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Reconstitution des variations saisonnières de paléotempérature par l’étude du δ18O des dents de vertébrés actuels et fossiles

Abstract : The oxygen isotopic composition of the vertebrate tooth enamel is a reliable proxy toreconstruct paleotemperatures based on the dependence of the δ18O of the tooth apatite onthe δ18O of body fluids, on the δ18O of the drinking water, and on the environmentaltemperature. The improvement and the miniaturization of the analytical procedures allowedincreasing the resolution of the reconstructed signal, from paleotemperature variations overgeological times to seasonal variations during the tooth growth. However seasonal variationsof the enamel δ18O do not only depend on temperature variations but can also be influencedby other climatic parameters such as rainfall distribution over the year, or by biological andecological parameters such as tooth mineralization process, diet, physiology or migratorypatterns.Biological parameters can be estimated based on the study of extant relatives inmodern faunas. For example, data on tooth formation and mineralization processes inmodern bovids allow a better understanding of the oxygen isotopic signal recorded in fossilbovid teeth. Thus reconstruction of seasonal variations of temperature during the penultimateglacial episode (MIS 6) has been made possible from the analysis of Bison priscus teethfrom the aven of Coudoulous (Lot, France). Climate was 4°C colder during the middlePleistocene when Europe was still Homo neanderthalensis hunting ground, and seasonswere more contrasted than today. Summer temperatures were similar to modern values, butwinter temperatures were 6-7°C colder.In marine environments, seasonal variations of temperature only affect surfacewaters. Myliobatids are pelagic rays living mostly between 0 and 100 m depth, thus theoxygen isotopic composition of myliobatid dental plates is a potential proxy to reconstruct thepaleoseasonality. The isotopic analysis of modern Myliobatis and Rhinoptera samplesconfirmed that variations of the sea-surface temperature (SST) and the δ18O of seawater arerecorded in the δ18O of myliobatid teeth. Thus it is possible to reconstruct the variations ofseawater temperature during a part of the animal’s life, but it also allows pointing outmigratory patterns in some myliobatid species. Reconstructions of seasonal variations ofSST during the middle Pliocene in Montpellier (Hérault, France) from the δ18O of myliobatiddental plates yielded paleotemperatures 5°C higher than modern values.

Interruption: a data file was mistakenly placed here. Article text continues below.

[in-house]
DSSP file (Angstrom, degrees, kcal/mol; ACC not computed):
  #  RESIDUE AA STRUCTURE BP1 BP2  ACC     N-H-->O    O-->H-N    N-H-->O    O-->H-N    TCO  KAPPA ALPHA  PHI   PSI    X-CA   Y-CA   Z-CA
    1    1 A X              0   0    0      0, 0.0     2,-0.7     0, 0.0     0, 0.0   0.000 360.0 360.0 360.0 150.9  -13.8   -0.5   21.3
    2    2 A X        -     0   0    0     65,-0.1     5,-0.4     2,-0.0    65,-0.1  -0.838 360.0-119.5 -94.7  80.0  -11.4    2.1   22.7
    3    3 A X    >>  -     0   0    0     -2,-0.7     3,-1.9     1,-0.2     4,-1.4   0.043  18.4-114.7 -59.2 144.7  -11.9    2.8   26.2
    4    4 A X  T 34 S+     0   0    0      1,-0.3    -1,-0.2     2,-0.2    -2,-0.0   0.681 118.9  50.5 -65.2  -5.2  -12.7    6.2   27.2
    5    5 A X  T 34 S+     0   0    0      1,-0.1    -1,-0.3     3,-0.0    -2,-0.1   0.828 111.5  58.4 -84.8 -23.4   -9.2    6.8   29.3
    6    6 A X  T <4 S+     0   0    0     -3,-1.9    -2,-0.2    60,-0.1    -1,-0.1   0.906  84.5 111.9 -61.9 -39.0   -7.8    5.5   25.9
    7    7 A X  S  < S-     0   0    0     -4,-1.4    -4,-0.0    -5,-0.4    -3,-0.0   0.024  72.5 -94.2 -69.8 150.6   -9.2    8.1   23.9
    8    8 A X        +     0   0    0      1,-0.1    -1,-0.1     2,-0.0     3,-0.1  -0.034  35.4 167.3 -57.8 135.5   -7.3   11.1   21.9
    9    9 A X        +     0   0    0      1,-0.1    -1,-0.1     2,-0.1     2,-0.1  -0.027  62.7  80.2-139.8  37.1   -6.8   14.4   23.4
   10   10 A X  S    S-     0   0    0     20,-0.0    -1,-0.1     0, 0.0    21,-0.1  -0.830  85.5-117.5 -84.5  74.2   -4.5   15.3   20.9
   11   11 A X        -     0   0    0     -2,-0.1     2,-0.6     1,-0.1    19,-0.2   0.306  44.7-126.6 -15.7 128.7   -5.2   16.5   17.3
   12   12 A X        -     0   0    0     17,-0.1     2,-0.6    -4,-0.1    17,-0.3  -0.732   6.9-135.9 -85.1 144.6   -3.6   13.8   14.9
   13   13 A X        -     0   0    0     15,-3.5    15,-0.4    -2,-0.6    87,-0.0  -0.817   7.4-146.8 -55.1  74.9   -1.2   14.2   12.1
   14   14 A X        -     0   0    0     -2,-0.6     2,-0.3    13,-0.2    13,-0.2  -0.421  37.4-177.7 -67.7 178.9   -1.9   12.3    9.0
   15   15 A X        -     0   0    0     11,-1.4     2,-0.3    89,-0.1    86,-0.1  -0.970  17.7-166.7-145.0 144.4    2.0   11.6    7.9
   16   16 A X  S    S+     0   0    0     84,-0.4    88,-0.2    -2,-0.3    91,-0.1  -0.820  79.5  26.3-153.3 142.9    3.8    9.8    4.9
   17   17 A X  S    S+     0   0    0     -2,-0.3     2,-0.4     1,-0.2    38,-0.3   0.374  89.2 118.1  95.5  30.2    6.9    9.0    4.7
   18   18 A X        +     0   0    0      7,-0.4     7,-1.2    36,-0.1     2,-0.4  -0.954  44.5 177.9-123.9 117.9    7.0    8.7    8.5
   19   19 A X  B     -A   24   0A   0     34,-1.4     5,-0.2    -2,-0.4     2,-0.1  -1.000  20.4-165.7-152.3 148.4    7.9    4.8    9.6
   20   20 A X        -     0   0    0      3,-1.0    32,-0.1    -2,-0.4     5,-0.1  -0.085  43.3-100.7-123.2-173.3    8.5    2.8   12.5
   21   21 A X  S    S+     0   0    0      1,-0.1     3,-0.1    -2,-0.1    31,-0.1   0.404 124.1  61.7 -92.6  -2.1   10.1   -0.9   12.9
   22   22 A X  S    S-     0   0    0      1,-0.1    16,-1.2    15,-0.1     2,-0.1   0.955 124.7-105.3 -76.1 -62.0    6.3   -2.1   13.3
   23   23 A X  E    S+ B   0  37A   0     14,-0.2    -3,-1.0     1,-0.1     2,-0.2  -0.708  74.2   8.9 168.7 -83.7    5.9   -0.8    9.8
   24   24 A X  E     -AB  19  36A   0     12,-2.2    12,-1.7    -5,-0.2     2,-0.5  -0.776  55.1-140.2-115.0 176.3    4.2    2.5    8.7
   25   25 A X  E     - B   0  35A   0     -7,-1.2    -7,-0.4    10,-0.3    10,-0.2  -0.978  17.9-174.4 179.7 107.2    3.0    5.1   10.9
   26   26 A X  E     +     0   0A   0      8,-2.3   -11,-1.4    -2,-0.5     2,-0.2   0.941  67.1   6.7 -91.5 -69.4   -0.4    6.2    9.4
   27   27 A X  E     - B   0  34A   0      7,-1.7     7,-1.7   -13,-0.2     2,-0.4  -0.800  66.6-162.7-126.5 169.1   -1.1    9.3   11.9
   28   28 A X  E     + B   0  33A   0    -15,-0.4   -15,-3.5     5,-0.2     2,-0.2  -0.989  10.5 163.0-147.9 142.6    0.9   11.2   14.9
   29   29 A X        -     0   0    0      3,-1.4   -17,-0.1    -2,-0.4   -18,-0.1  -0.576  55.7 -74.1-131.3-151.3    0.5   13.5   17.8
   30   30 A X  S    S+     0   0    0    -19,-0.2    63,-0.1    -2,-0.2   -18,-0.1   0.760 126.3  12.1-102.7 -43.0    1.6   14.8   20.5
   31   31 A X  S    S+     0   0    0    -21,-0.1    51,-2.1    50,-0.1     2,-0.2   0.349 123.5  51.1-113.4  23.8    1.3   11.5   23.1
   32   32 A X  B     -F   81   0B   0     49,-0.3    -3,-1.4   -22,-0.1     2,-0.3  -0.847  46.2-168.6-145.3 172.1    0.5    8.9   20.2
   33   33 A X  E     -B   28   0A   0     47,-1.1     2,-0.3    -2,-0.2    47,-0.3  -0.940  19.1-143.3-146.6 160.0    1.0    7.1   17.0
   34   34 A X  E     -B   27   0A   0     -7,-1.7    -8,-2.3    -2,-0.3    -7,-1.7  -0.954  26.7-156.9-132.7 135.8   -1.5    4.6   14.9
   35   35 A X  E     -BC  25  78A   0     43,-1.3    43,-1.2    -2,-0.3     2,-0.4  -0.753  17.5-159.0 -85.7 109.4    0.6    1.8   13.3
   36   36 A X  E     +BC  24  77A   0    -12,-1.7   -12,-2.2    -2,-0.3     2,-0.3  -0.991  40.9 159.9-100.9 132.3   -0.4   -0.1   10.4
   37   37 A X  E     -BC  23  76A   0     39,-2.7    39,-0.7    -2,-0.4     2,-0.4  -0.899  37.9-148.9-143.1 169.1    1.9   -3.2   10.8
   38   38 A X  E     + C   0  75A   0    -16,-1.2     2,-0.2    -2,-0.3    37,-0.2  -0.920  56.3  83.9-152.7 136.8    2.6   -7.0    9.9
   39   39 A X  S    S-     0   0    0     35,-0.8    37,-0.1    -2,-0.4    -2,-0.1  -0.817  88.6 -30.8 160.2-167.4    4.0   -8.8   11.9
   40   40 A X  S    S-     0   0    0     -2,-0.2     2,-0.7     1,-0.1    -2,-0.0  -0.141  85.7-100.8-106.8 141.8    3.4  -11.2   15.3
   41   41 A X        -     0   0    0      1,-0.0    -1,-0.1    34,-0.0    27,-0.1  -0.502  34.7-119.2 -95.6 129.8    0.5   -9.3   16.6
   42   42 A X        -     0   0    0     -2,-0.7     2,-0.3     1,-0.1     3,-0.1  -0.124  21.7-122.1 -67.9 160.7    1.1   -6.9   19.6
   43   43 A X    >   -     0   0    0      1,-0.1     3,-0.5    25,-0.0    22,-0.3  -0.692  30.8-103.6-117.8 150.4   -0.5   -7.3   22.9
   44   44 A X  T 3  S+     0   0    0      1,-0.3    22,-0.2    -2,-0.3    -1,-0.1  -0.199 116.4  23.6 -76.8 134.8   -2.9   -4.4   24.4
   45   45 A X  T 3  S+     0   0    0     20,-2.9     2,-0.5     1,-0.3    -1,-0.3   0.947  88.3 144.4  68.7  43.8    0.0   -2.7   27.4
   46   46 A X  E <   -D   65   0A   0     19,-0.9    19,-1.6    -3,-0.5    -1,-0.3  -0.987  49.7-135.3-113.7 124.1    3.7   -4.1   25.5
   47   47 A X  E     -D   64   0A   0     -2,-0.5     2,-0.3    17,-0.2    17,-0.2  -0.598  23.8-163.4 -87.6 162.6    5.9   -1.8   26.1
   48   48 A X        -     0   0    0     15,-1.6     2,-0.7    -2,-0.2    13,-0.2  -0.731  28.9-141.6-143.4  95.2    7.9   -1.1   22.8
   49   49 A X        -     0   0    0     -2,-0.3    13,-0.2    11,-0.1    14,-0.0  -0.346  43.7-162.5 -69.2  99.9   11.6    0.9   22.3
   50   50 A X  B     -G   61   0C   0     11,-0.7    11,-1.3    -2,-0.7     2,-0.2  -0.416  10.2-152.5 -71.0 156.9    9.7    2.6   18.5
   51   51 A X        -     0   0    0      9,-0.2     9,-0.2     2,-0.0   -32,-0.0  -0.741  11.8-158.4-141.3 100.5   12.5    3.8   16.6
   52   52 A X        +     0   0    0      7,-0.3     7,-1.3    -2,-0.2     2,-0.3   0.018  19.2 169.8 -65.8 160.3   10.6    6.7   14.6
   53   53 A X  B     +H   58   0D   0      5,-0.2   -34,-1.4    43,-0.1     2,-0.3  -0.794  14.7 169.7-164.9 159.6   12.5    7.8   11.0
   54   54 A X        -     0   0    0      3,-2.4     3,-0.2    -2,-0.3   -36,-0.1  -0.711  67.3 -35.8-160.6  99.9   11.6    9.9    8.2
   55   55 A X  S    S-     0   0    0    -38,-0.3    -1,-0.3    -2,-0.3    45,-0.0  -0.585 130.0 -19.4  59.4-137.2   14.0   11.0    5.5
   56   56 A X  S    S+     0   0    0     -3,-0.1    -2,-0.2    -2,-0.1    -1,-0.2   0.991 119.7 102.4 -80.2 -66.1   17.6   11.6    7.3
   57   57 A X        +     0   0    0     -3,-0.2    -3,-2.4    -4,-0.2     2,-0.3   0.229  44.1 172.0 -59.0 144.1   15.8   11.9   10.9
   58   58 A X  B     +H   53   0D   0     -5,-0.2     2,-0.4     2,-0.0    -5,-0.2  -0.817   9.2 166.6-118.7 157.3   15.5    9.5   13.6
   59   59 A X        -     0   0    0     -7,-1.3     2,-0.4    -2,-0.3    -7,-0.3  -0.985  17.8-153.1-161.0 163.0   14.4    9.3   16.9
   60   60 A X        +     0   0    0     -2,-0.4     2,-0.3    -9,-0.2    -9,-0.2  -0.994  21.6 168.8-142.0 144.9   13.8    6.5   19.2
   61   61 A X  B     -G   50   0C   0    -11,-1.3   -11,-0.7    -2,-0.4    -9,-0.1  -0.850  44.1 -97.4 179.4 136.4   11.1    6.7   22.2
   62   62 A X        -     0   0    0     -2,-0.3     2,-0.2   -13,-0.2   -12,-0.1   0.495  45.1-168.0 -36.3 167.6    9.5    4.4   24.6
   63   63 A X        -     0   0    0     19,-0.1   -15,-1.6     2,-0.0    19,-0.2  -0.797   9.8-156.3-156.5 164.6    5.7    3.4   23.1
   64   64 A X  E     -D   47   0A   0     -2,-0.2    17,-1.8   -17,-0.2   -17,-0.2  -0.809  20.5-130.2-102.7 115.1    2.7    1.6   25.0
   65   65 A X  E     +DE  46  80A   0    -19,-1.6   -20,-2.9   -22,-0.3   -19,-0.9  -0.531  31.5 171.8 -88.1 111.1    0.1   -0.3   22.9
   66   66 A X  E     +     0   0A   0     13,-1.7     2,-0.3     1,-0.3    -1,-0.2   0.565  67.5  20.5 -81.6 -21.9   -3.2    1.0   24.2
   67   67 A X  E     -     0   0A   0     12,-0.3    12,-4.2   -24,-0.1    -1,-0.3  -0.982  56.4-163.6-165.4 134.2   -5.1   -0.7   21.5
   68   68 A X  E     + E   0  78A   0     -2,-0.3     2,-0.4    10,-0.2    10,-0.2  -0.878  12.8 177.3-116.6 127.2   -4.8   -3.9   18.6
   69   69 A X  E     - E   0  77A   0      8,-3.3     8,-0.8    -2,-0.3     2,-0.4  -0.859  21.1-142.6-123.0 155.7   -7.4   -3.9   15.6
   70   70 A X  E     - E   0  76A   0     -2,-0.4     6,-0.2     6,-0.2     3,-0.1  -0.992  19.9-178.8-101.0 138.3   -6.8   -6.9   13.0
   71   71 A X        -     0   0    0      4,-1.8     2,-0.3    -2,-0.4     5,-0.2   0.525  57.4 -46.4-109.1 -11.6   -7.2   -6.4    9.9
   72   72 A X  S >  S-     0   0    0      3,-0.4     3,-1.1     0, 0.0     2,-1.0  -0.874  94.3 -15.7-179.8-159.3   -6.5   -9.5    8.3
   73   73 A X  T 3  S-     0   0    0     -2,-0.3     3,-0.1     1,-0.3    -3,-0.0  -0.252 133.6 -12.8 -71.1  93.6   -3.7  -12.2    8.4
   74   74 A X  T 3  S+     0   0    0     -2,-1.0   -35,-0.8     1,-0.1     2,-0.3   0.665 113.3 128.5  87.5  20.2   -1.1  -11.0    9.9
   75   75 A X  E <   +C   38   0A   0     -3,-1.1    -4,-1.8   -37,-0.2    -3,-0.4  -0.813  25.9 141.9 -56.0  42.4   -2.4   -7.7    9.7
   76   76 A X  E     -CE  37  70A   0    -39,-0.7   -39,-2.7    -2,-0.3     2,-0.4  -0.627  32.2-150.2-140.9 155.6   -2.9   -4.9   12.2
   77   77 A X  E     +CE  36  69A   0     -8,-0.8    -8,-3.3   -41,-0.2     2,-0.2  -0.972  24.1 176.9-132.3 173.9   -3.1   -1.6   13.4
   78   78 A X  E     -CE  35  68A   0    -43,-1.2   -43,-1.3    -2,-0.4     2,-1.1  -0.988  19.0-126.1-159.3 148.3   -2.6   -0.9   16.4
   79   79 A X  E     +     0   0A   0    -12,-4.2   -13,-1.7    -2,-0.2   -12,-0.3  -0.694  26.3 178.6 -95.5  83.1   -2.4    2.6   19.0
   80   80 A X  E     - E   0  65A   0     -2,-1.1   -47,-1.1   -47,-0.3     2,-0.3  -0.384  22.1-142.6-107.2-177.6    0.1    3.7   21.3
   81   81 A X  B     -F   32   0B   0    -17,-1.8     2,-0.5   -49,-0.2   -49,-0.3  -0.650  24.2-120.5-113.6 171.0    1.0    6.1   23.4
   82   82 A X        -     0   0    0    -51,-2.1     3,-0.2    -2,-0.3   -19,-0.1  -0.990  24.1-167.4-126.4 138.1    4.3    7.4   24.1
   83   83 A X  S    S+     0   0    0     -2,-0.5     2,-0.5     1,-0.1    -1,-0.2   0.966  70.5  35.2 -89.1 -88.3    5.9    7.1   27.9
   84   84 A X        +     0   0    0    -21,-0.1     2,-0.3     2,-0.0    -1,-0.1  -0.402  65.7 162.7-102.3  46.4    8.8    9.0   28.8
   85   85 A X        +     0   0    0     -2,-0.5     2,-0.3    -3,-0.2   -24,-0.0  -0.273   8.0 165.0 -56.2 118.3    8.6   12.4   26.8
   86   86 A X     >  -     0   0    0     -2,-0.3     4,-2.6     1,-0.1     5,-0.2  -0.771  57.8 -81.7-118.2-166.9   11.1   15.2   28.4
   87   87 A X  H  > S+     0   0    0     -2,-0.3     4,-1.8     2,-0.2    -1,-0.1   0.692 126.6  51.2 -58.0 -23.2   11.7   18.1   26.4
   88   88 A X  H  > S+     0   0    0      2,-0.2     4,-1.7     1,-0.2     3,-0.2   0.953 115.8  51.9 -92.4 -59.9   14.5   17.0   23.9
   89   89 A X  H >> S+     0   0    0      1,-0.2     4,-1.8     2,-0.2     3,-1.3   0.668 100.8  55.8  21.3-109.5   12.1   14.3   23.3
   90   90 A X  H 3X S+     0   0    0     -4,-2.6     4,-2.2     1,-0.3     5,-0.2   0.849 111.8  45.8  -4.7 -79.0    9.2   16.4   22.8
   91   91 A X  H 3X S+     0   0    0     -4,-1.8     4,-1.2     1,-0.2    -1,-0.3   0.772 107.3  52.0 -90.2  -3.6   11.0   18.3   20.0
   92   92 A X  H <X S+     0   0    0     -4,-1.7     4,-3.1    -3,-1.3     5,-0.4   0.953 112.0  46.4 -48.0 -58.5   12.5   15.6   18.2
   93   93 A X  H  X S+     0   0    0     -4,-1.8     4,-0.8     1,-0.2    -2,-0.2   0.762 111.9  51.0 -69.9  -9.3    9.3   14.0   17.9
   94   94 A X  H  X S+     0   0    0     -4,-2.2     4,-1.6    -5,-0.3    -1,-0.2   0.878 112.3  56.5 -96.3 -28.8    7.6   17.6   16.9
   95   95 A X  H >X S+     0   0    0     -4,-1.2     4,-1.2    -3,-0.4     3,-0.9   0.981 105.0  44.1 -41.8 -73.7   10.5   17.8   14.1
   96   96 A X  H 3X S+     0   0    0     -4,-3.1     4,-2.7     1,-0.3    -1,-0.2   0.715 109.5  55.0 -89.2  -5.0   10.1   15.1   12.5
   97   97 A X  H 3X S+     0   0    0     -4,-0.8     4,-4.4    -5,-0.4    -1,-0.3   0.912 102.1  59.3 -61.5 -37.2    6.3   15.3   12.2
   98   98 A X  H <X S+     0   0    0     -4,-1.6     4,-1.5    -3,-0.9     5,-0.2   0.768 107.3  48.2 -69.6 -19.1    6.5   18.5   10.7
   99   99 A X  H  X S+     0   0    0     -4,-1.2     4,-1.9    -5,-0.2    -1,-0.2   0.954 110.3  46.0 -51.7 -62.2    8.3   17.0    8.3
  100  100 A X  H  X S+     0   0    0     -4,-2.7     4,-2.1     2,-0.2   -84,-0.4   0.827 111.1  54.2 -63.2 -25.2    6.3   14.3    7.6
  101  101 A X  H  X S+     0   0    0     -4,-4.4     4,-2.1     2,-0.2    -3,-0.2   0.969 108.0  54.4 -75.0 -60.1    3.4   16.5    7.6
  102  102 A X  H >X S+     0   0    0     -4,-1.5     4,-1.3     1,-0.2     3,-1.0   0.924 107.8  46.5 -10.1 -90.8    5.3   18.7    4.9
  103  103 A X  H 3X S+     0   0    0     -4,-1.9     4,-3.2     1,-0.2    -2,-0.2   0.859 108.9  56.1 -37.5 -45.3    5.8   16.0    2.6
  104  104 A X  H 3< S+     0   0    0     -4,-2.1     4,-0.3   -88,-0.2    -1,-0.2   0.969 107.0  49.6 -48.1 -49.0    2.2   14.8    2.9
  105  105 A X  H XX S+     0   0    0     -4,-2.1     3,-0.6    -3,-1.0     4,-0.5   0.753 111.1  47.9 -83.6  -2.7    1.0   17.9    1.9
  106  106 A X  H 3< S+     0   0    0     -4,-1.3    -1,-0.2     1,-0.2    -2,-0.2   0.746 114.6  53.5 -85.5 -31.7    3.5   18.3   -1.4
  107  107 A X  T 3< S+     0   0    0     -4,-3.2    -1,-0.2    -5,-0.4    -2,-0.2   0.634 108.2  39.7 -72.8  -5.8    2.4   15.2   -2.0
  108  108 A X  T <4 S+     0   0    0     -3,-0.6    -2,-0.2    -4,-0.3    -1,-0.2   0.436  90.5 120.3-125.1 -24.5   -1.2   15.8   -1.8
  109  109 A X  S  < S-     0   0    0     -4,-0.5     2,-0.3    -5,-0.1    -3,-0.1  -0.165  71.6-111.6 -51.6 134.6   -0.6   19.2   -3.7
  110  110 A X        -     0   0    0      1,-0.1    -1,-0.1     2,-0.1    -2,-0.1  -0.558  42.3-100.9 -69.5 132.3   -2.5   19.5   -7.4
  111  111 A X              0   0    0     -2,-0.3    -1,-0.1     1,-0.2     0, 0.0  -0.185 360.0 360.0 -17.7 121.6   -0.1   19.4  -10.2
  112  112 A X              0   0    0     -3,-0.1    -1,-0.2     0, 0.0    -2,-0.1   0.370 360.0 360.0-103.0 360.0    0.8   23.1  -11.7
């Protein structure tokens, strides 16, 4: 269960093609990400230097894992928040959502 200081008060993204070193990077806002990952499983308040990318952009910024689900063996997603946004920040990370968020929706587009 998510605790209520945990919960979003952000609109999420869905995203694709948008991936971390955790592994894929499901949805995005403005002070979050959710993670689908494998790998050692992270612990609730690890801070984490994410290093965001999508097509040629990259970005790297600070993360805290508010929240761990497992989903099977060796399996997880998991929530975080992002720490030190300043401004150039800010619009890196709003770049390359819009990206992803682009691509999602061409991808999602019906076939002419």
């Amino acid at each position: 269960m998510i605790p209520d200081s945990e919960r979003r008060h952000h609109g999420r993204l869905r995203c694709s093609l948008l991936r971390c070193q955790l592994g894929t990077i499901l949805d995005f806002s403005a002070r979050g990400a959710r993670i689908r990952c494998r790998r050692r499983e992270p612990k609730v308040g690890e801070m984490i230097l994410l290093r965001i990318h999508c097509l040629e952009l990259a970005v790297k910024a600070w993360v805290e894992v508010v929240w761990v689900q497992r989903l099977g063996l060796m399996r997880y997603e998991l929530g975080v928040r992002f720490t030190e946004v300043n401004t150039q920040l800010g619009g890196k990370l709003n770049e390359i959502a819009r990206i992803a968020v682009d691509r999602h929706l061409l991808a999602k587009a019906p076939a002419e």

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Aurélien Bernard. Reconstitution des variations saisonnières de paléotempérature par l’étude du δ18O des dents de vertébrés actuels et fossiles. Sciences de la Terre. Université Claude Bernard - Lyon I, 2010. Français. ⟨NNT : 2010LYO10011⟩. ⟨tel-00840100⟩

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